After the CARES law was passed at the end of March, shares collapsed despite the economic slump. But that run is over: the S&P 500 index has fallen nearly 10% from its high of 3,580 points on September 2nd.
Is this just a temporary setback after a spring and summer of huge gains or the beginning of a bigger retreat? Where else can investors find advantages – and which stocks do they avoid?
To find out, Fortune and Civis Analytics surveyed 1,180 US investors between September 11 and 14. * The last time we interviewed investors, the week of March 23rd, we found that they were planning to buy the dip. Then the S&P 500 rose 47%.
Now it looks like investors are getting more bearish. Only 28% of investors see the S&P 500 finish the year above 3,000 points, and a meager 7% see it above 3,500 points. Meanwhile, 61% are concerned that stocks are overpriced.
The September retreat was brutal for tech stocks. This month, the Nasdaq is down -11%, and both Apple and Tesla stocks are down 20%.
That said, investors still see the biggest upside to tech stocks in the next 12 months. They told us the same thing back in March, just before those stocks went up (Amazon was at $ 1,940 per share at the time; then it rose to over $ 3,000).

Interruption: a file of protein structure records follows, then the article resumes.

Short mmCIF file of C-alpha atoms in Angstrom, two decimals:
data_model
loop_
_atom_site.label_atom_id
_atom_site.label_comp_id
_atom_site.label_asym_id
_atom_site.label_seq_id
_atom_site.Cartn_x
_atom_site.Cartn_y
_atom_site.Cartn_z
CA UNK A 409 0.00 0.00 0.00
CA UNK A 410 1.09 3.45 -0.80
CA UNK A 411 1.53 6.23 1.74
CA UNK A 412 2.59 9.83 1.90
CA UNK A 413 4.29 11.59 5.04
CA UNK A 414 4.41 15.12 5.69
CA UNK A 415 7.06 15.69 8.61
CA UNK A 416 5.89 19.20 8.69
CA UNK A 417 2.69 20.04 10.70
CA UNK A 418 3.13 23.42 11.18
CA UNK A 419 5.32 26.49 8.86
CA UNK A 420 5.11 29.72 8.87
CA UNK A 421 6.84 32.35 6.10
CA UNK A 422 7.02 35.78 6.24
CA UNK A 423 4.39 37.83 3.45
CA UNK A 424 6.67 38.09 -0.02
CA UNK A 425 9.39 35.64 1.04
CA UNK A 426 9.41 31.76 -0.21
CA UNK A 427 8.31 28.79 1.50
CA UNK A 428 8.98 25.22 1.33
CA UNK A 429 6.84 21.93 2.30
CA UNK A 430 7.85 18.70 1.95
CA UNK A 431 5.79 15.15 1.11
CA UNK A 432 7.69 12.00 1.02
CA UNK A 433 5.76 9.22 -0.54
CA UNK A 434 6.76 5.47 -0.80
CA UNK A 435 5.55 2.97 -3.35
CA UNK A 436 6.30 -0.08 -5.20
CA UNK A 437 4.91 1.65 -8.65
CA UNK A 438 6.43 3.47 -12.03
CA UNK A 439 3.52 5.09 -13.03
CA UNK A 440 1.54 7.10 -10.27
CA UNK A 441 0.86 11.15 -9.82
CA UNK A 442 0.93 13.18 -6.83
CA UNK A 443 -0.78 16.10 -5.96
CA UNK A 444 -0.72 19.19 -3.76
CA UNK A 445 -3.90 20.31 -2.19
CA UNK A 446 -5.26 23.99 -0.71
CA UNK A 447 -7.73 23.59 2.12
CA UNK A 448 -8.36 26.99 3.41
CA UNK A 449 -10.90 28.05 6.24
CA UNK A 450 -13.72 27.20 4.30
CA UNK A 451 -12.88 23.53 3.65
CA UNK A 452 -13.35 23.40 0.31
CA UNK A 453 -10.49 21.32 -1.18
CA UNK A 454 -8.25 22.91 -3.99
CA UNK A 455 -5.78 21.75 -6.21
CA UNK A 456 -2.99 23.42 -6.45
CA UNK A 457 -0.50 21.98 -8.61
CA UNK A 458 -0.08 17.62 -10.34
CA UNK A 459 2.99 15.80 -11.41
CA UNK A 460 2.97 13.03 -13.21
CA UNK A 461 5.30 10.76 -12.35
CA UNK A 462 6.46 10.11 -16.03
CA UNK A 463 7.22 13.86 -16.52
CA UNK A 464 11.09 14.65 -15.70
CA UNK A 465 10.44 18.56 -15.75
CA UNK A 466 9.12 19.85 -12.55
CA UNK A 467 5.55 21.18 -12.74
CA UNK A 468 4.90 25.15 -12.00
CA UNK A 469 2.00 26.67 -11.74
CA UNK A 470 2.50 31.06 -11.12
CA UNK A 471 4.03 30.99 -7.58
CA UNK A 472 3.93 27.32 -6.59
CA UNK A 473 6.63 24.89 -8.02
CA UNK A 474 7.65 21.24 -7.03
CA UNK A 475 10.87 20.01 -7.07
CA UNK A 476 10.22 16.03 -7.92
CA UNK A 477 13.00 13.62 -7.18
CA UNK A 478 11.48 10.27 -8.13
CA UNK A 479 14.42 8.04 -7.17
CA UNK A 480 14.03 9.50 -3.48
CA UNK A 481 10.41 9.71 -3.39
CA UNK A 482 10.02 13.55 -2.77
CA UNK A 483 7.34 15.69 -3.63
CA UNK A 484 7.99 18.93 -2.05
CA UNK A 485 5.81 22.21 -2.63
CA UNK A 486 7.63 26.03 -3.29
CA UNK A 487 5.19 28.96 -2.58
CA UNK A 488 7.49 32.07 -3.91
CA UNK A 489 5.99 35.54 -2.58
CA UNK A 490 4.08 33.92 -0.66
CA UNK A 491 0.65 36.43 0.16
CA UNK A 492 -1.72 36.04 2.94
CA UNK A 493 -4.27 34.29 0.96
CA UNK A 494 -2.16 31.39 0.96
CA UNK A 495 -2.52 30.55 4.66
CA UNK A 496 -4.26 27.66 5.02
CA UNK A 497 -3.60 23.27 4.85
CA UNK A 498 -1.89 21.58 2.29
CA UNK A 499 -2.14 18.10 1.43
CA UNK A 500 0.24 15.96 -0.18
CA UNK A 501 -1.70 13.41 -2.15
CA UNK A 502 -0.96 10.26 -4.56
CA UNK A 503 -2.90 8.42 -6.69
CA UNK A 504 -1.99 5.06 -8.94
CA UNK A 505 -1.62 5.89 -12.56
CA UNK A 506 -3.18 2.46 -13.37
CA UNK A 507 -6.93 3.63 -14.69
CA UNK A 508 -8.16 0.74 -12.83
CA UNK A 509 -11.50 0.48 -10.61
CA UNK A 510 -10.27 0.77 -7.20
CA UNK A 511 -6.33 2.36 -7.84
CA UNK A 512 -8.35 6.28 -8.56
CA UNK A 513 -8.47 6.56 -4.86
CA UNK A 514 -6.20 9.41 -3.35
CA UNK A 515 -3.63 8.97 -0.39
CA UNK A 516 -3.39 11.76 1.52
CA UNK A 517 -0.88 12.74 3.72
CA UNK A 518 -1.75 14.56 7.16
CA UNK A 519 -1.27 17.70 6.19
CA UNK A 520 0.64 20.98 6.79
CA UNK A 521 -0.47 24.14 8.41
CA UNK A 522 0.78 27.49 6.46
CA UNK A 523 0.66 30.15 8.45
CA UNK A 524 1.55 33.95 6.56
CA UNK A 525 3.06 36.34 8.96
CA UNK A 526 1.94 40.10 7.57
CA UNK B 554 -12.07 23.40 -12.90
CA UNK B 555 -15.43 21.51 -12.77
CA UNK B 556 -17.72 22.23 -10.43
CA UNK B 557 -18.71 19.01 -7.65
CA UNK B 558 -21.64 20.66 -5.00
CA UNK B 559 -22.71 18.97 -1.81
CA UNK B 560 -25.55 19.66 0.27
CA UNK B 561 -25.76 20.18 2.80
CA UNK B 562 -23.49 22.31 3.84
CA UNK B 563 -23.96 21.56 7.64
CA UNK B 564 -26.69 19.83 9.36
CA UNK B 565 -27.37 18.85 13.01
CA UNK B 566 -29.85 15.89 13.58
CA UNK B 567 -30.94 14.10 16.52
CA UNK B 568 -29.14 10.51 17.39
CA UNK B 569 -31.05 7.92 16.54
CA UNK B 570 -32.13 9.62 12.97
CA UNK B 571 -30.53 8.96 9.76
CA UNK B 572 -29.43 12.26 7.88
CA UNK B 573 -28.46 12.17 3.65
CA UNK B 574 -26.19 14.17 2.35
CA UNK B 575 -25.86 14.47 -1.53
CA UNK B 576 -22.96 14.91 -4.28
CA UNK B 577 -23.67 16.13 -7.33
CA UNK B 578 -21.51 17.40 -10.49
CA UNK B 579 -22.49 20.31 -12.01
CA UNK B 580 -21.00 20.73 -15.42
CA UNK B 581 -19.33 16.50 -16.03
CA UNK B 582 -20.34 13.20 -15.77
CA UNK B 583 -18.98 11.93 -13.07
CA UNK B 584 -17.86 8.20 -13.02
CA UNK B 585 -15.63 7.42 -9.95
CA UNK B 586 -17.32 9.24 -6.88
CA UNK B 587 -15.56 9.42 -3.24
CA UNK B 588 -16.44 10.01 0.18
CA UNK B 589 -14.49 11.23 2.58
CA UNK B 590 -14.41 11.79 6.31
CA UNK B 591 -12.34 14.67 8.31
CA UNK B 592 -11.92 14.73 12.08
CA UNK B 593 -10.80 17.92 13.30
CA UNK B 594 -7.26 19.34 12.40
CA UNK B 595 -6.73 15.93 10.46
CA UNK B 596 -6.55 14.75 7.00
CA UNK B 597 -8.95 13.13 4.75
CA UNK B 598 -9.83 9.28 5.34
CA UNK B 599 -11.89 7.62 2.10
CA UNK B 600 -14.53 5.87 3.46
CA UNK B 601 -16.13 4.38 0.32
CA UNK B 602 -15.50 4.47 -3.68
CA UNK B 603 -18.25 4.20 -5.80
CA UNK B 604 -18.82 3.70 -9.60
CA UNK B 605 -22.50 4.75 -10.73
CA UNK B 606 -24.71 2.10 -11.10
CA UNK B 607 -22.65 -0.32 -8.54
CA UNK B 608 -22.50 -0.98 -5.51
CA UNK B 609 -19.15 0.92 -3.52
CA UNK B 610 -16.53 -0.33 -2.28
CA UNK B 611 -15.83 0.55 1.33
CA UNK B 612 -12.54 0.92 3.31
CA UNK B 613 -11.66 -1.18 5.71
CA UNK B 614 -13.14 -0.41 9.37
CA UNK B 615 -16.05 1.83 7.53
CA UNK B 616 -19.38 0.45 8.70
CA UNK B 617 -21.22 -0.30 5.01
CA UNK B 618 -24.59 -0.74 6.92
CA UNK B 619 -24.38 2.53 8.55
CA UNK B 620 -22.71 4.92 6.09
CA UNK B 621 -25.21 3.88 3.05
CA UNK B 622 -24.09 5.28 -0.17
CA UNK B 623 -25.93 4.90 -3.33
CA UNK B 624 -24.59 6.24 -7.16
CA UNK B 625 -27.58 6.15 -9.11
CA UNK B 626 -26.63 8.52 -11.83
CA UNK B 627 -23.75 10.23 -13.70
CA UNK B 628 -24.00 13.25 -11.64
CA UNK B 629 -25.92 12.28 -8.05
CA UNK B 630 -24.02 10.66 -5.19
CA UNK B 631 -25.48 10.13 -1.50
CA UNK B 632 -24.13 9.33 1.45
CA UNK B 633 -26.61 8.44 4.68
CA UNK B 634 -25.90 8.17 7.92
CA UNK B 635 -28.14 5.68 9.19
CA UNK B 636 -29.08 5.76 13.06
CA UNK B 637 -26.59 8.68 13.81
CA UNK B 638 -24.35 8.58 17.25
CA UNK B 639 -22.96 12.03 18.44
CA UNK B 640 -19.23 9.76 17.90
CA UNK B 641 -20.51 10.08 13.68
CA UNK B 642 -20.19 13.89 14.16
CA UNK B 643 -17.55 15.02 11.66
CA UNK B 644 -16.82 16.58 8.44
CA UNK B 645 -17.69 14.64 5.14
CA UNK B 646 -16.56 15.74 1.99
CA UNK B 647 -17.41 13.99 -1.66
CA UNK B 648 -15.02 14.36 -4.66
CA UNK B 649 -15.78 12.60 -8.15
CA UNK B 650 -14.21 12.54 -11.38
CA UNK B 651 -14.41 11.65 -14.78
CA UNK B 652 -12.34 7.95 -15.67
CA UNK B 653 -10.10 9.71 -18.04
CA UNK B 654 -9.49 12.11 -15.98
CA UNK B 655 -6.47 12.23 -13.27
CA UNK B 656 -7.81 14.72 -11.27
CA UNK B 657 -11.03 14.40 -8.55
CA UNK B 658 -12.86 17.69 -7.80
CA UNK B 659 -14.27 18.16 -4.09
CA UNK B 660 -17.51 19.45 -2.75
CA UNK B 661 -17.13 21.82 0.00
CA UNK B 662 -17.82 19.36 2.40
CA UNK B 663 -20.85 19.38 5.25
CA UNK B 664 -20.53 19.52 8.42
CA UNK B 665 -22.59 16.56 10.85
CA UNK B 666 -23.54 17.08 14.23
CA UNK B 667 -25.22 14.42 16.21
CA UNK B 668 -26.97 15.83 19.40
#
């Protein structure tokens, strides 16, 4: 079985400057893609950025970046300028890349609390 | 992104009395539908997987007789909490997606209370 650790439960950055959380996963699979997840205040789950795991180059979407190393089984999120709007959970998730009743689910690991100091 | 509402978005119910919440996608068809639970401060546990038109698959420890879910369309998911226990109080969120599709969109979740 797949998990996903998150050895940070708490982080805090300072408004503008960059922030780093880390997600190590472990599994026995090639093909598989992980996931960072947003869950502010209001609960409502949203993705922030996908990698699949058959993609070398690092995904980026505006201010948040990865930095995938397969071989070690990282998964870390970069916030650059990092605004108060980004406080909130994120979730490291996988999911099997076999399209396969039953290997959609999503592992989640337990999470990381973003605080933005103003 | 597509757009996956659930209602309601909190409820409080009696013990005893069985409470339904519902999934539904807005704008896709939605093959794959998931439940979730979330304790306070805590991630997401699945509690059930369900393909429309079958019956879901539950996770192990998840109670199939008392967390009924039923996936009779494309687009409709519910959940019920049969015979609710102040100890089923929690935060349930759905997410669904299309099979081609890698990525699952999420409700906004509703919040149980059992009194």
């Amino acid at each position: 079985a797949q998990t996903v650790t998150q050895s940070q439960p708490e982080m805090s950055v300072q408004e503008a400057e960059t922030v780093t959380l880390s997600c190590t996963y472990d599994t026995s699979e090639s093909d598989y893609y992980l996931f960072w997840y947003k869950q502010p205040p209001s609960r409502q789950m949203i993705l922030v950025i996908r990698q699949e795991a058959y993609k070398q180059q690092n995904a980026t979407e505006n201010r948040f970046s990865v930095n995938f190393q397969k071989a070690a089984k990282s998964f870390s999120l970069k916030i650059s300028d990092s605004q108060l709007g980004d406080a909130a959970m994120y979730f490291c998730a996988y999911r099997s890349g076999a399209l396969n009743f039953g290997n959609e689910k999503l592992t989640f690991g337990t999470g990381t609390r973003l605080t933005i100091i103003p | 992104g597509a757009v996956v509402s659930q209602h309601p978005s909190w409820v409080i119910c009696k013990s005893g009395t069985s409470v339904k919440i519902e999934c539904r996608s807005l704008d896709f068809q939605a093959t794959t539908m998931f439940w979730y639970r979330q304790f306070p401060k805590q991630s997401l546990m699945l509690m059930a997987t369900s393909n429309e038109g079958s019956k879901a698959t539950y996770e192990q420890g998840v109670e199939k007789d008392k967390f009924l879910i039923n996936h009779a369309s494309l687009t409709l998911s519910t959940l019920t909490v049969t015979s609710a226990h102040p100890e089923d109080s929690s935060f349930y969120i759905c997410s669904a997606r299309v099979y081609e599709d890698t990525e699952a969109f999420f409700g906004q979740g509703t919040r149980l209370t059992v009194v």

Which stocks do they not affect? Companies that rely on things to return to a pre-COVID state. At a 2-to-1 ratio, investors see airlines and cruise lines at the biggest disadvantage – still. They felt the same way in March.
Your perspective is easy to see: Airlines are still losing millions a day as the pandemic continues to hamper business and leisure travel.
* Methodology: The Fortune Civis Analytics survey was conducted among 1,180 US investors between September 11 and 14. Investors need to trade financial assets such as stocks or bonds.
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